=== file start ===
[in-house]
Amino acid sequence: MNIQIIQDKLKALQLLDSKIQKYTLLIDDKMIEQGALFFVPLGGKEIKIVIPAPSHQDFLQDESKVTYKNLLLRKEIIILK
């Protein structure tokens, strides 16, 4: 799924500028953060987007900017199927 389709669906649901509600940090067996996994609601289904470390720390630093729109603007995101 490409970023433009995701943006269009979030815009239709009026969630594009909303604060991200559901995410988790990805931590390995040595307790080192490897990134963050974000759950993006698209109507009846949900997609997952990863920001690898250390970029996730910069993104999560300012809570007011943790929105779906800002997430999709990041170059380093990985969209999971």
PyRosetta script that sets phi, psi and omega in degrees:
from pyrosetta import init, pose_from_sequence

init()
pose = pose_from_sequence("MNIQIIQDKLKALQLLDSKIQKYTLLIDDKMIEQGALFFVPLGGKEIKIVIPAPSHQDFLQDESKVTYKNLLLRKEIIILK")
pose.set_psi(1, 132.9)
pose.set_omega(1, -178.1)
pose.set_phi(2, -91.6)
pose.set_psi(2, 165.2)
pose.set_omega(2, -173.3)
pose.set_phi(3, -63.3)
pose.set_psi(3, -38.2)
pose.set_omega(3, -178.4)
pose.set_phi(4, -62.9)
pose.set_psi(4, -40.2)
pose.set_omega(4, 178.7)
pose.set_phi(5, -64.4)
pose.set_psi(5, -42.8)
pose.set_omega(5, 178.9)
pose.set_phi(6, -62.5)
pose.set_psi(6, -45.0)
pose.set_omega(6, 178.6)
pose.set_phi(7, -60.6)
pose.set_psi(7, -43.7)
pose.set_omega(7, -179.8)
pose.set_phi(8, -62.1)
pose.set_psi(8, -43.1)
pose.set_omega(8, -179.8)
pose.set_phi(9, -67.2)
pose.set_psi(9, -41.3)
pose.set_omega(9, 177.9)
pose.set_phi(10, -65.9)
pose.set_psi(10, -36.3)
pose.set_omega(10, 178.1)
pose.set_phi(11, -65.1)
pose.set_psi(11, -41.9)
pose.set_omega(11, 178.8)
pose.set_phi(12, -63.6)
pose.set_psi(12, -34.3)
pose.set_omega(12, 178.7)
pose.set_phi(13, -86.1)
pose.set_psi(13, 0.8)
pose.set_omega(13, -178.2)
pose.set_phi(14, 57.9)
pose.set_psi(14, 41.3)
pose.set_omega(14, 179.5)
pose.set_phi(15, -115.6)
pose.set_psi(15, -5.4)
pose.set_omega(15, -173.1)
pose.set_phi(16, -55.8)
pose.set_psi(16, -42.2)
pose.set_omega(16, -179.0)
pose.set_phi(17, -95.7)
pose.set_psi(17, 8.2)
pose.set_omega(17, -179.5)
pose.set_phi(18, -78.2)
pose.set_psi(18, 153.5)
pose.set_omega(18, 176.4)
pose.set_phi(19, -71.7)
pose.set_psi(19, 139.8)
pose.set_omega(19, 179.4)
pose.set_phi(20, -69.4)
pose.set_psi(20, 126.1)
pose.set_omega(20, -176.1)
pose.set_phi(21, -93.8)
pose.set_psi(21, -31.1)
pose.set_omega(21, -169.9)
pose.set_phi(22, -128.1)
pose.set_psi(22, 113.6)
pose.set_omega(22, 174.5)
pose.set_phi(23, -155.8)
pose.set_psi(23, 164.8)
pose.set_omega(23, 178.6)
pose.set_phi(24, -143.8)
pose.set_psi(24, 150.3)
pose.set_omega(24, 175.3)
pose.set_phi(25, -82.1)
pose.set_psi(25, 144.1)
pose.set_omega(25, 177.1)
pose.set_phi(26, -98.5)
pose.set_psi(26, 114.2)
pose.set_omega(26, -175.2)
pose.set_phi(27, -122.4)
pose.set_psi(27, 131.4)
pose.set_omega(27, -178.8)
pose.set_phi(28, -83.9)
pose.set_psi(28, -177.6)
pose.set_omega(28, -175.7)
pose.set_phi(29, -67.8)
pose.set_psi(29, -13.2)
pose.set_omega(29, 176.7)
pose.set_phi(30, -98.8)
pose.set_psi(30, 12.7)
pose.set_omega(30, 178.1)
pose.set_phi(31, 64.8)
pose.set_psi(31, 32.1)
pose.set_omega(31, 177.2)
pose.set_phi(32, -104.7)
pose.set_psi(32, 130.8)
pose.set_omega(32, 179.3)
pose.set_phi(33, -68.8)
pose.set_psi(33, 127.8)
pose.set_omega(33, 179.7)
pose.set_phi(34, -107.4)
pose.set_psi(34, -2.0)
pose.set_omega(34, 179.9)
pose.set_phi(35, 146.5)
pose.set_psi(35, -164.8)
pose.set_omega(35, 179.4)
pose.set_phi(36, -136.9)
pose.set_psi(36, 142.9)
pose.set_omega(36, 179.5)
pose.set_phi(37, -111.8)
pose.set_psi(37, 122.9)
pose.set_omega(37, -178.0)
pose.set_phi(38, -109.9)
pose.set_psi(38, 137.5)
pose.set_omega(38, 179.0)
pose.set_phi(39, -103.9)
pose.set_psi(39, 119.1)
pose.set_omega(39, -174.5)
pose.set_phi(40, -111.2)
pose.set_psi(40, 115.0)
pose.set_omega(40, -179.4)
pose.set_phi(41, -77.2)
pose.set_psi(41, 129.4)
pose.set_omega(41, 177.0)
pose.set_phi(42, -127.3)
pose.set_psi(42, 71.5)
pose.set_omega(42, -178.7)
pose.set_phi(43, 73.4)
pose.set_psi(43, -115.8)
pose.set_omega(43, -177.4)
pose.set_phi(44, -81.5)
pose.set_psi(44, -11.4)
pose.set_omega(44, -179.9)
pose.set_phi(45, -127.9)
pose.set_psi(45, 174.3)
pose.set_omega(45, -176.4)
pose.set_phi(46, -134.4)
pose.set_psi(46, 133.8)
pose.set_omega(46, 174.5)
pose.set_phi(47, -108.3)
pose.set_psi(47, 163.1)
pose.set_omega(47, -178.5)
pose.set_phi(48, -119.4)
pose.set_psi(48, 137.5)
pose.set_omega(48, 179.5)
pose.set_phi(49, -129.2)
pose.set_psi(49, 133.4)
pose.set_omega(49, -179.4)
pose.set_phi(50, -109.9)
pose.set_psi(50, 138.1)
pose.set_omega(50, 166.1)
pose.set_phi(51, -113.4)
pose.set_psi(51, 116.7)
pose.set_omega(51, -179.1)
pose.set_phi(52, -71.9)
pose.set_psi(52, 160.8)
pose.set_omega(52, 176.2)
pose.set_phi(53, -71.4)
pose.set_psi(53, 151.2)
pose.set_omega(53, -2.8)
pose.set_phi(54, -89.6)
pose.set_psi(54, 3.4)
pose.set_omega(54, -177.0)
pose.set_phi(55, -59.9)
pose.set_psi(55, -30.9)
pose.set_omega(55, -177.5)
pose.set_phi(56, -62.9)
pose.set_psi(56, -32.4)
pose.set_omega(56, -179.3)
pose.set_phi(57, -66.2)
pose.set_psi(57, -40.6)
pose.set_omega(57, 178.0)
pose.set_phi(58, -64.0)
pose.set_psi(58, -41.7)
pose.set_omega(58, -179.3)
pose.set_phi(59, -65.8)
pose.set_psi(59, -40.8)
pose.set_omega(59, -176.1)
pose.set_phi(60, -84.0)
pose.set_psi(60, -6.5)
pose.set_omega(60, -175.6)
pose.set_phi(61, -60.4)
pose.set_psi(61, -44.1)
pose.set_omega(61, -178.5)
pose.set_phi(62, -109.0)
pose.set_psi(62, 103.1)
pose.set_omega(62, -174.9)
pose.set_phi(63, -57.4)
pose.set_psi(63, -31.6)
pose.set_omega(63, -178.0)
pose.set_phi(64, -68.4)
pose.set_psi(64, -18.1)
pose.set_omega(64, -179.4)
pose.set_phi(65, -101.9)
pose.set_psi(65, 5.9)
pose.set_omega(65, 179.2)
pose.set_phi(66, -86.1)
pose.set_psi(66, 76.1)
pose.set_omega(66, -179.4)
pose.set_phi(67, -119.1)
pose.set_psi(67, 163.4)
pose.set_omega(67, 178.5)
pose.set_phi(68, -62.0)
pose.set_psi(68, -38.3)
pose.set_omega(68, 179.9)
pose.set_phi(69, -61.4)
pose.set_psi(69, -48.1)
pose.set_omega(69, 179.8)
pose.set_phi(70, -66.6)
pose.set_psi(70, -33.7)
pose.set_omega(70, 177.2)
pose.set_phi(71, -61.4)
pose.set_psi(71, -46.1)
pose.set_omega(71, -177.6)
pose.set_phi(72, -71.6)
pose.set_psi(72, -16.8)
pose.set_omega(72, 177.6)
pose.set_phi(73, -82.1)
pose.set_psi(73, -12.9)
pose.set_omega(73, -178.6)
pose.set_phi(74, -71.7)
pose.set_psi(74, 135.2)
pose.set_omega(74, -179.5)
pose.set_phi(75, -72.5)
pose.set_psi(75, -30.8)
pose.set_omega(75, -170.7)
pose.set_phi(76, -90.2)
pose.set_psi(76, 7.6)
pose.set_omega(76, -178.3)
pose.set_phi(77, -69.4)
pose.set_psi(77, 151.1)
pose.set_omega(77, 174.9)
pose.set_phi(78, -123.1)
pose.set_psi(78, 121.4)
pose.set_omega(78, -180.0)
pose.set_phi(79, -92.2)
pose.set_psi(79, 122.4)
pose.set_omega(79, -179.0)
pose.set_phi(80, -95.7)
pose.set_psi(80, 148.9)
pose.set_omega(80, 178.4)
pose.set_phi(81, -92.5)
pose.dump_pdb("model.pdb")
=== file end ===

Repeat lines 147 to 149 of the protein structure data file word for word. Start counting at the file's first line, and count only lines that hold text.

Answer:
pose.set_omega(47, -178.5)
pose.set_phi(48, -119.4)
pose.set_psi(48, 137.5)